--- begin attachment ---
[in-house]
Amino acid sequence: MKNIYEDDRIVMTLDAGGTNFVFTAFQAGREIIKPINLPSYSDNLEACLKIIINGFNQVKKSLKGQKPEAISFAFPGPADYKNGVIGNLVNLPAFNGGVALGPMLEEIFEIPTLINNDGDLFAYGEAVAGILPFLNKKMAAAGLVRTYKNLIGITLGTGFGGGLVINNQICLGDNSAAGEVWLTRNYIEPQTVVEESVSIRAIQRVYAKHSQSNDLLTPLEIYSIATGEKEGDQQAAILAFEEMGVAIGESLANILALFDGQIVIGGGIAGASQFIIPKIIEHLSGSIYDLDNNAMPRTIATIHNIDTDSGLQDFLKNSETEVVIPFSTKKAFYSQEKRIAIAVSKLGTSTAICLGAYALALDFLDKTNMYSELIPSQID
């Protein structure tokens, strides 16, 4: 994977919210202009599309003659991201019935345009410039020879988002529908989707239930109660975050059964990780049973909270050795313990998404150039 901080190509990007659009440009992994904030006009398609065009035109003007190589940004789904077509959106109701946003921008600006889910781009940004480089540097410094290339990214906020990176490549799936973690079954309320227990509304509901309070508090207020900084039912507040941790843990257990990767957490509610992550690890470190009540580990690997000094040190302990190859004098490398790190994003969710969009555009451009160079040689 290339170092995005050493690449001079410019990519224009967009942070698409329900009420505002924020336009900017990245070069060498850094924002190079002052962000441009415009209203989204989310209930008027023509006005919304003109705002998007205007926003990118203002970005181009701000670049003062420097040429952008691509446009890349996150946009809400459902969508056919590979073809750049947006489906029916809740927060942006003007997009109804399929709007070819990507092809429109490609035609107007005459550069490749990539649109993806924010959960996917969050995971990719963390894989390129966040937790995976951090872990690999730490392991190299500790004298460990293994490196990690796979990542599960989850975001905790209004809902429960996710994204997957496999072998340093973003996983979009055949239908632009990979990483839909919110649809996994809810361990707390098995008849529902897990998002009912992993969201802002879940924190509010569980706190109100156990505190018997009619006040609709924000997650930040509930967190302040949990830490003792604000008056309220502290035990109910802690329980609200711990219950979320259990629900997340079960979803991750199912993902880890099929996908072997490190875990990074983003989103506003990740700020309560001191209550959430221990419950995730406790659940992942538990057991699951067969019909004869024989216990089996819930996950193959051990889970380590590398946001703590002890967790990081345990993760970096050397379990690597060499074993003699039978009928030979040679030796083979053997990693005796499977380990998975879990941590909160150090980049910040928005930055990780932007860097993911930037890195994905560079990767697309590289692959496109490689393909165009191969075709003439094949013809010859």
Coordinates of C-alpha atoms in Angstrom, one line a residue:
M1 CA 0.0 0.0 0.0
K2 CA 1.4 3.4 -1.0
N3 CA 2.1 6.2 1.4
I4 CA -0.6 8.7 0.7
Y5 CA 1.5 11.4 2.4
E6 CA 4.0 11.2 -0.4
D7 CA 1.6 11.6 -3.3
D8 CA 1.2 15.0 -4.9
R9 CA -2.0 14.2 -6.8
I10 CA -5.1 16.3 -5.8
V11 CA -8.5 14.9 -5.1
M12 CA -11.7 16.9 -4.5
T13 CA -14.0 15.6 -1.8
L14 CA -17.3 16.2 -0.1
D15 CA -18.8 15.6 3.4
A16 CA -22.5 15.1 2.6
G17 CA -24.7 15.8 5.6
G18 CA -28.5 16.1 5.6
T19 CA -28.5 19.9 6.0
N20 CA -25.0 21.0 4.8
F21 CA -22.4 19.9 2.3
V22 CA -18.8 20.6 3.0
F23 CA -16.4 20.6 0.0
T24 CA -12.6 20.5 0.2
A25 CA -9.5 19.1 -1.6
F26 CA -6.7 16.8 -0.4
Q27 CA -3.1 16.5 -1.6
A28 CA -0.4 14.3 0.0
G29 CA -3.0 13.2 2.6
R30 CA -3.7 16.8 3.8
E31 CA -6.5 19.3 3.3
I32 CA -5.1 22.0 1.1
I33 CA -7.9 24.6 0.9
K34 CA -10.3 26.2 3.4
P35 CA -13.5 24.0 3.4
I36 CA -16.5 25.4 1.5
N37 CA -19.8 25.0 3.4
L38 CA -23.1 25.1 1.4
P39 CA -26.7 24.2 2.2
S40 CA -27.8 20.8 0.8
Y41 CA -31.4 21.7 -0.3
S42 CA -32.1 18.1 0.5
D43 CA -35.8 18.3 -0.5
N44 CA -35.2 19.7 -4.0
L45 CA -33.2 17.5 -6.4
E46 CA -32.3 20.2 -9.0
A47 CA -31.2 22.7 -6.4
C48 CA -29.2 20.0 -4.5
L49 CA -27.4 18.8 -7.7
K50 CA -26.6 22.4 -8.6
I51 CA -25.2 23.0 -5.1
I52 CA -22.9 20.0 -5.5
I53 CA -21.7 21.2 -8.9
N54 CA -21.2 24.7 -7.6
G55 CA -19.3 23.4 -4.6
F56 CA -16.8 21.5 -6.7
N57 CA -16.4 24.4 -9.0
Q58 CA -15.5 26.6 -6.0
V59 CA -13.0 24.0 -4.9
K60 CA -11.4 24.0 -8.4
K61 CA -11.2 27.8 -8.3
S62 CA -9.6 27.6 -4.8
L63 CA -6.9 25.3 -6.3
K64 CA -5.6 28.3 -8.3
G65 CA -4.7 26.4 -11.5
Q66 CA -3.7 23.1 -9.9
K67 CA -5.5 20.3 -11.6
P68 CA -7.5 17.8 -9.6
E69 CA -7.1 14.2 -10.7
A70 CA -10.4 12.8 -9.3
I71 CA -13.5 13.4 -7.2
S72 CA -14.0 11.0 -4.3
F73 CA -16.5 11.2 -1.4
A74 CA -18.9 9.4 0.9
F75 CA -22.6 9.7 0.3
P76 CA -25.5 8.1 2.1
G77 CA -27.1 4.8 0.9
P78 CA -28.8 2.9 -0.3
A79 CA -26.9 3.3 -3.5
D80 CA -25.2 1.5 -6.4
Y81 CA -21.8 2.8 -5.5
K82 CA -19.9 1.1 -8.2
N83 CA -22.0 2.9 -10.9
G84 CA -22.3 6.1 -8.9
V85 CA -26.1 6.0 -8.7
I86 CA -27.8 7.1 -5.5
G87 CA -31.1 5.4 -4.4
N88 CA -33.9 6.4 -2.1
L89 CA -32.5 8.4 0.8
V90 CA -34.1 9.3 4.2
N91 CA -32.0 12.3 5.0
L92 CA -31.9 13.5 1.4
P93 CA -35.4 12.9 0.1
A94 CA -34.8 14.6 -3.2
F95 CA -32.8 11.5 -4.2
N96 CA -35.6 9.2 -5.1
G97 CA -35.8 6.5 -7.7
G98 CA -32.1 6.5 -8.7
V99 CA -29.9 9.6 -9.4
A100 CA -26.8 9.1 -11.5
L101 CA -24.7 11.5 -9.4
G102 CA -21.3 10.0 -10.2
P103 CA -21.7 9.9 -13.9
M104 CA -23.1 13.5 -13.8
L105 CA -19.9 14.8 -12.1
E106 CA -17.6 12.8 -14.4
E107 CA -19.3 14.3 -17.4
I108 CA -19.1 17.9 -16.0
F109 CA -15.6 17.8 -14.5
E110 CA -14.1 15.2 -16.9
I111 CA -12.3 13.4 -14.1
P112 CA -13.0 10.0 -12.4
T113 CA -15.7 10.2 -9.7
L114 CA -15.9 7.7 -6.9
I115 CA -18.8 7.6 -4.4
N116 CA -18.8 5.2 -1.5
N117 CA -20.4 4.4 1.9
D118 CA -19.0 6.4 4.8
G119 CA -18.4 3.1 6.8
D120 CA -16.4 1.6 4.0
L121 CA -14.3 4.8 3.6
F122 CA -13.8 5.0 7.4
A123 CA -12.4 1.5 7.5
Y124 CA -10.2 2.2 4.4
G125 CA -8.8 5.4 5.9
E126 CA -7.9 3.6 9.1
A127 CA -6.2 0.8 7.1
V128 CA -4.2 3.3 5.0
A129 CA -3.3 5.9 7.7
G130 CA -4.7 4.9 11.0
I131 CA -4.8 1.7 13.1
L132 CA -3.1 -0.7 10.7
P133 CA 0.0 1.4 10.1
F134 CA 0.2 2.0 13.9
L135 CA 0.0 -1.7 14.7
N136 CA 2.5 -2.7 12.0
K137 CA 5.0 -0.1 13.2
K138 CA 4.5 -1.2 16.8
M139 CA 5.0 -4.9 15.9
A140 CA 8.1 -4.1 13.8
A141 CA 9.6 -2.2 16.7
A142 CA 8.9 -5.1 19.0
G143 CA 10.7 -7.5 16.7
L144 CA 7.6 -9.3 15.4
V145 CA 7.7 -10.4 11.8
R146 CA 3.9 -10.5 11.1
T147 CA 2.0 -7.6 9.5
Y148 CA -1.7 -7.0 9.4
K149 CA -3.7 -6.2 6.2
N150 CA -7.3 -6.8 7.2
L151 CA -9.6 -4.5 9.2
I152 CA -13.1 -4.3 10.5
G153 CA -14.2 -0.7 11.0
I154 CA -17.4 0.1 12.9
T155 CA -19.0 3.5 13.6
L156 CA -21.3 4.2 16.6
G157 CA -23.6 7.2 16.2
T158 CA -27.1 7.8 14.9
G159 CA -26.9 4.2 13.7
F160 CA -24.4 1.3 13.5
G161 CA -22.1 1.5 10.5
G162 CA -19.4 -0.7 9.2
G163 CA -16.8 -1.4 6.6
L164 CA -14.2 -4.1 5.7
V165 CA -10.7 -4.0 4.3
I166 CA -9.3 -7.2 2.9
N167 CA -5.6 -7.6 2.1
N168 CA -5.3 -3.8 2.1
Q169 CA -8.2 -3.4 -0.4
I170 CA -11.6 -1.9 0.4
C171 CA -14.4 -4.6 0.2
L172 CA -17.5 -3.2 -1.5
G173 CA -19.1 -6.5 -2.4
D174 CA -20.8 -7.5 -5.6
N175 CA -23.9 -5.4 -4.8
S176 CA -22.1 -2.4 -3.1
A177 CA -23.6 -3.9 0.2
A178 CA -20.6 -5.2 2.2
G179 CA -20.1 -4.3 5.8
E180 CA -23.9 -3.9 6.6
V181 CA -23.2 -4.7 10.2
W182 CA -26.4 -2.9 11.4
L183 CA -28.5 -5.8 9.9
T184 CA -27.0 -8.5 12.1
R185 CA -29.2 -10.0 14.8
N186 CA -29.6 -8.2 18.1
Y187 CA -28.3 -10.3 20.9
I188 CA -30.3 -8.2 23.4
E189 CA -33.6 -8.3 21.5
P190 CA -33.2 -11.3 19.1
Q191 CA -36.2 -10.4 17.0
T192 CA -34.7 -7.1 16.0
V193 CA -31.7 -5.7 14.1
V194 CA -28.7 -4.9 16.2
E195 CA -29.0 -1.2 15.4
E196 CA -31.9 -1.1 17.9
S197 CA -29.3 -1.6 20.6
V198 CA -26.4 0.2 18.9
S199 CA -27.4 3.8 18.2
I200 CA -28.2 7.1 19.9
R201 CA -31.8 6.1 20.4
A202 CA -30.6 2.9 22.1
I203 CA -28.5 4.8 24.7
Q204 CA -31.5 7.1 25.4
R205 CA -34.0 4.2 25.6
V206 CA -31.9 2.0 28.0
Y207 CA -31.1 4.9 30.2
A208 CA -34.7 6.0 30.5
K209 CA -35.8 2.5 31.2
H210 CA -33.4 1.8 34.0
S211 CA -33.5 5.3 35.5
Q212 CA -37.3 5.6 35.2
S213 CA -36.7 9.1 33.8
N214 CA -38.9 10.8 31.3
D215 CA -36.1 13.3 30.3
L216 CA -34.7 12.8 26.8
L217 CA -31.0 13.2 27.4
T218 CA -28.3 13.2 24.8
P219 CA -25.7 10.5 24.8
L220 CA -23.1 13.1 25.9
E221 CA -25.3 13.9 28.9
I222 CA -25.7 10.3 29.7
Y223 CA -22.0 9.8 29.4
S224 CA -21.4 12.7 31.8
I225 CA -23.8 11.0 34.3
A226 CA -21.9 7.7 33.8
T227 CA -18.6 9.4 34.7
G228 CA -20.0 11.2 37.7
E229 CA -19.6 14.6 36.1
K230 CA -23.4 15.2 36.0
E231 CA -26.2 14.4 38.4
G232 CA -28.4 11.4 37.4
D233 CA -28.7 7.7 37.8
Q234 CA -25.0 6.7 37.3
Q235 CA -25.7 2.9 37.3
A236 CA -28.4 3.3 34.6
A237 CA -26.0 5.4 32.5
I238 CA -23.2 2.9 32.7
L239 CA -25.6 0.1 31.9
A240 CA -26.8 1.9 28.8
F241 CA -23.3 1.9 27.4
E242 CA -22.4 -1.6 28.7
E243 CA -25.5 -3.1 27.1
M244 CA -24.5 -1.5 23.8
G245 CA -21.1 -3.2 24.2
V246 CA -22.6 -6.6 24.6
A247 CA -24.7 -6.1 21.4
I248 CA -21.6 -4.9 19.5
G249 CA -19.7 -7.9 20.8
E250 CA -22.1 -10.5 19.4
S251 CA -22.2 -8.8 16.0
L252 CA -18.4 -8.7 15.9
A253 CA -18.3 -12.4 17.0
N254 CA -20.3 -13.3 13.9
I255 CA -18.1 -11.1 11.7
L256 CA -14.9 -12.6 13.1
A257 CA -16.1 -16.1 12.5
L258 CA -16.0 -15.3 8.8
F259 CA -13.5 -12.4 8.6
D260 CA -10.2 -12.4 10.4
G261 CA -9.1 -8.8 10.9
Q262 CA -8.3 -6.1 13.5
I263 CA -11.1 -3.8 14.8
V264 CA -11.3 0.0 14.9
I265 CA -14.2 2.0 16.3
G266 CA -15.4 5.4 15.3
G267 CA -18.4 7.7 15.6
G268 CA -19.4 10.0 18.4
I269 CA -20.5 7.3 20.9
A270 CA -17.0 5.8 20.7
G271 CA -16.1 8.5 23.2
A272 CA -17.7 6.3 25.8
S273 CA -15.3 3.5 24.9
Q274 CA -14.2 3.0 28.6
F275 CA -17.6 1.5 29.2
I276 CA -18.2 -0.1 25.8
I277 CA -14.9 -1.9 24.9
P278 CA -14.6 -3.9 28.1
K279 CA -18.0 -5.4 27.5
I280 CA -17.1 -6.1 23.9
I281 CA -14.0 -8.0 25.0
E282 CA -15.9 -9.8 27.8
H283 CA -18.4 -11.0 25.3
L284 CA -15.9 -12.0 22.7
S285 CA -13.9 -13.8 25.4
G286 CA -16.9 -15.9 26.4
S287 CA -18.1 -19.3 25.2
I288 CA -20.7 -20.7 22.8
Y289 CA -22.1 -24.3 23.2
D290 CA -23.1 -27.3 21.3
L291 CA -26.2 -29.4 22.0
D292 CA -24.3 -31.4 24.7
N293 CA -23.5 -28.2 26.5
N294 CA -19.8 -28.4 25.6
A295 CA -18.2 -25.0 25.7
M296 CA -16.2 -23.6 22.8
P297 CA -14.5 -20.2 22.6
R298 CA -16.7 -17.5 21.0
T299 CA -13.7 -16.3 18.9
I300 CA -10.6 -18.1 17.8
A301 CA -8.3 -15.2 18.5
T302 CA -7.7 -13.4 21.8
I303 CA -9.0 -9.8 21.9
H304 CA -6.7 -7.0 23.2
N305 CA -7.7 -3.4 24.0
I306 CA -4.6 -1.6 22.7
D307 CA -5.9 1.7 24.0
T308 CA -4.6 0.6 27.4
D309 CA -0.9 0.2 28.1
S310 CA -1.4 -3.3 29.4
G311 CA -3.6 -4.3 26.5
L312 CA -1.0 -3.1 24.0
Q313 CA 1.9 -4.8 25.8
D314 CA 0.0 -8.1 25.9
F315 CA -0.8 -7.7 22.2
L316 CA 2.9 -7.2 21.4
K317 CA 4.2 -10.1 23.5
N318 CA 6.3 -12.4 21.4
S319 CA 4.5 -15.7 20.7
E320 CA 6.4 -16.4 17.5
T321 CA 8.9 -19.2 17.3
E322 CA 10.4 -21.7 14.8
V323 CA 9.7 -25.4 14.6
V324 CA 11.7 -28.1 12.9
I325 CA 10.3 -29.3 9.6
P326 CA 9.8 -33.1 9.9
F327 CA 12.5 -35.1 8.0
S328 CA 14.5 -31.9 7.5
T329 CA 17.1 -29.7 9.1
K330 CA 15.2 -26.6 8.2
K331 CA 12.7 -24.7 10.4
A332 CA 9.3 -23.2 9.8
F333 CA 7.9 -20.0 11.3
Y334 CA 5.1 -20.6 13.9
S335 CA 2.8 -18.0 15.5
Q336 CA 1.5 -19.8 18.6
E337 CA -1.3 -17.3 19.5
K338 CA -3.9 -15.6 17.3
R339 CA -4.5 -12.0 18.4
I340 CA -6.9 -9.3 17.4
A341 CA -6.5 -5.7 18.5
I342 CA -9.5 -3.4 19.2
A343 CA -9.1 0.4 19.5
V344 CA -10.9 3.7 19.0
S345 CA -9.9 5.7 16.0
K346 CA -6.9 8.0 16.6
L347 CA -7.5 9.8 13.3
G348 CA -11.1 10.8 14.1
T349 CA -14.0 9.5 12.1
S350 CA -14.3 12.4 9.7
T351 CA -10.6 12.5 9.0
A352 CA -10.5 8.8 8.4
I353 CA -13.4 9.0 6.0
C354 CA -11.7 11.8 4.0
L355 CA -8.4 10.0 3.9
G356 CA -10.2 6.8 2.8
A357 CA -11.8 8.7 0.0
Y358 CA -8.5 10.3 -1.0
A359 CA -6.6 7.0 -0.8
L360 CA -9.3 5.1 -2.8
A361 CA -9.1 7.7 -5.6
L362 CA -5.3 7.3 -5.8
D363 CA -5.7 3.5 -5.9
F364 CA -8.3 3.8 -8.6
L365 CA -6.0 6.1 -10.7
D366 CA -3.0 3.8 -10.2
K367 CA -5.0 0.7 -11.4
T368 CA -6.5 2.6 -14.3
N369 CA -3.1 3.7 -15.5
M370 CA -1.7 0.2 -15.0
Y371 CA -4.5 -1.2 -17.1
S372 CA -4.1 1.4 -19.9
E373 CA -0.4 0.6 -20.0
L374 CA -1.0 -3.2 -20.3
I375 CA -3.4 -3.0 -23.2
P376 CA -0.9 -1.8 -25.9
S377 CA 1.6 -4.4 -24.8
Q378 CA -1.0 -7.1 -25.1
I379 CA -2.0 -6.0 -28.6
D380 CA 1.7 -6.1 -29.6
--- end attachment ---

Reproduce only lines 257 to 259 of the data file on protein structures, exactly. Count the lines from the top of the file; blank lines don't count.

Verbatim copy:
A253 CA -18.3 -12.4 17.0
N254 CA -20.3 -13.3 13.9
I255 CA -18.1 -11.1 11.7